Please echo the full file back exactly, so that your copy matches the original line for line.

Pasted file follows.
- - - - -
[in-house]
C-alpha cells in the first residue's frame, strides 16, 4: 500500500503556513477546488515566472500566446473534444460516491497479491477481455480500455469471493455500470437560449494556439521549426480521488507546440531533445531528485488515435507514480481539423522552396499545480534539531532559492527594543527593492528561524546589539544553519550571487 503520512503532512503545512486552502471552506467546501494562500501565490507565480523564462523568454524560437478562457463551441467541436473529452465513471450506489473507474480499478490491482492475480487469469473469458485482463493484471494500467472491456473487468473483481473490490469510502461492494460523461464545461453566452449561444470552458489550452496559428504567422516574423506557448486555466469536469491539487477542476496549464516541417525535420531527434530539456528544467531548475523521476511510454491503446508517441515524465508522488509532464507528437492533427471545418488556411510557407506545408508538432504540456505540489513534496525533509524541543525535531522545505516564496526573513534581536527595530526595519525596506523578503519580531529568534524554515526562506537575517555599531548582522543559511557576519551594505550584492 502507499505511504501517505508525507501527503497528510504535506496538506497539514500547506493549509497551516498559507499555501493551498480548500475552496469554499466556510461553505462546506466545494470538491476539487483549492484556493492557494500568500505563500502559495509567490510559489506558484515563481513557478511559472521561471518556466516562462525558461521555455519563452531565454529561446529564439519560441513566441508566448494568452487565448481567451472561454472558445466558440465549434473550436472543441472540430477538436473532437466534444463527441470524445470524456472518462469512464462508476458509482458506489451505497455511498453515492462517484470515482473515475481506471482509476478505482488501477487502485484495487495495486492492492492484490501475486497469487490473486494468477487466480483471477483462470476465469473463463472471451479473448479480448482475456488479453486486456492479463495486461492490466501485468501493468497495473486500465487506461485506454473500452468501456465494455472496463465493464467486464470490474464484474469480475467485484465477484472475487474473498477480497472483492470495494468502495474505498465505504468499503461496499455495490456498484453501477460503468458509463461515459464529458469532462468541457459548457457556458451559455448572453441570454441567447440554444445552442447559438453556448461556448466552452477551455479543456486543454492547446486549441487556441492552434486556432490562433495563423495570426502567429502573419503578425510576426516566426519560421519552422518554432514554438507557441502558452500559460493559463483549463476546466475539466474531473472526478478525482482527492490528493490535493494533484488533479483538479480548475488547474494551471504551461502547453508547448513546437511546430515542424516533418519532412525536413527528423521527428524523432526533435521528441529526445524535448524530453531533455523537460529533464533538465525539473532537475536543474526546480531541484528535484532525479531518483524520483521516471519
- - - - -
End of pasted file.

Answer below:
[in-house]
C-alpha cells in the first residue's frame, strides 16, 4: 500500500503556513477546488515566472500566446473534444460516491497479491477481455480500455469471493455500470437560449494556439521549426480521488507546440531533445531528485488515435507514480481539423522552396499545480534539531532559492527594543527593492528561524546589539544553519550571487 503520512503532512503545512486552502471552506467546501494562500501565490507565480523564462523568454524560437478562457463551441467541436473529452465513471450506489473507474480499478490491482492475480487469469473469458485482463493484471494500467472491456473487468473483481473490490469510502461492494460523461464545461453566452449561444470552458489550452496559428504567422516574423506557448486555466469536469491539487477542476496549464516541417525535420531527434530539456528544467531548475523521476511510454491503446508517441515524465508522488509532464507528437492533427471545418488556411510557407506545408508538432504540456505540489513534496525533509524541543525535531522545505516564496526573513534581536527595530526595519525596506523578503519580531529568534524554515526562506537575517555599531548582522543559511557576519551594505550584492 502507499505511504501517505508525507501527503497528510504535506496538506497539514500547506493549509497551516498559507499555501493551498480548500475552496469554499466556510461553505462546506466545494470538491476539487483549492484556493492557494500568500505563500502559495509567490510559489506558484515563481513557478511559472521561471518556466516562462525558461521555455519563452531565454529561446529564439519560441513566441508566448494568452487565448481567451472561454472558445466558440465549434473550436472543441472540430477538436473532437466534444463527441470524445470524456472518462469512464462508476458509482458506489451505497455511498453515492462517484470515482473515475481506471482509476478505482488501477487502485484495487495495486492492492492484490501475486497469487490473486494468477487466480483471477483462470476465469473463463472471451479473448479480448482475456488479453486486456492479463495486461492490466501485468501493468497495473486500465487506461485506454473500452468501456465494455472496463465493464467486464470490474464484474469480475467485484465477484472475487474473498477480497472483492470495494468502495474505498465505504468499503461496499455495490456498484453501477460503468458509463461515459464529458469532462468541457459548457457556458451559455448572453441570454441567447440554444445552442447559438453556448461556448466552452477551455479543456486543454492547446486549441487556441492552434486556432490562433495563423495570426502567429502573419503578425510576426516566426519560421519552422518554432514554438507557441502558452500559460493559463483549463476546466475539466474531473472526478478525482482527492490528493490535493494533484488533479483538479480548475488547474494551471504551461502547453508547448513546437511546430515542424516533418519532412525536413527528423521527428524523432526533435521528441529526445524535448524530453531533455523537460529533464533538465525539473532537475536543474526546480531541484528535484532525479531518483524520483521516471519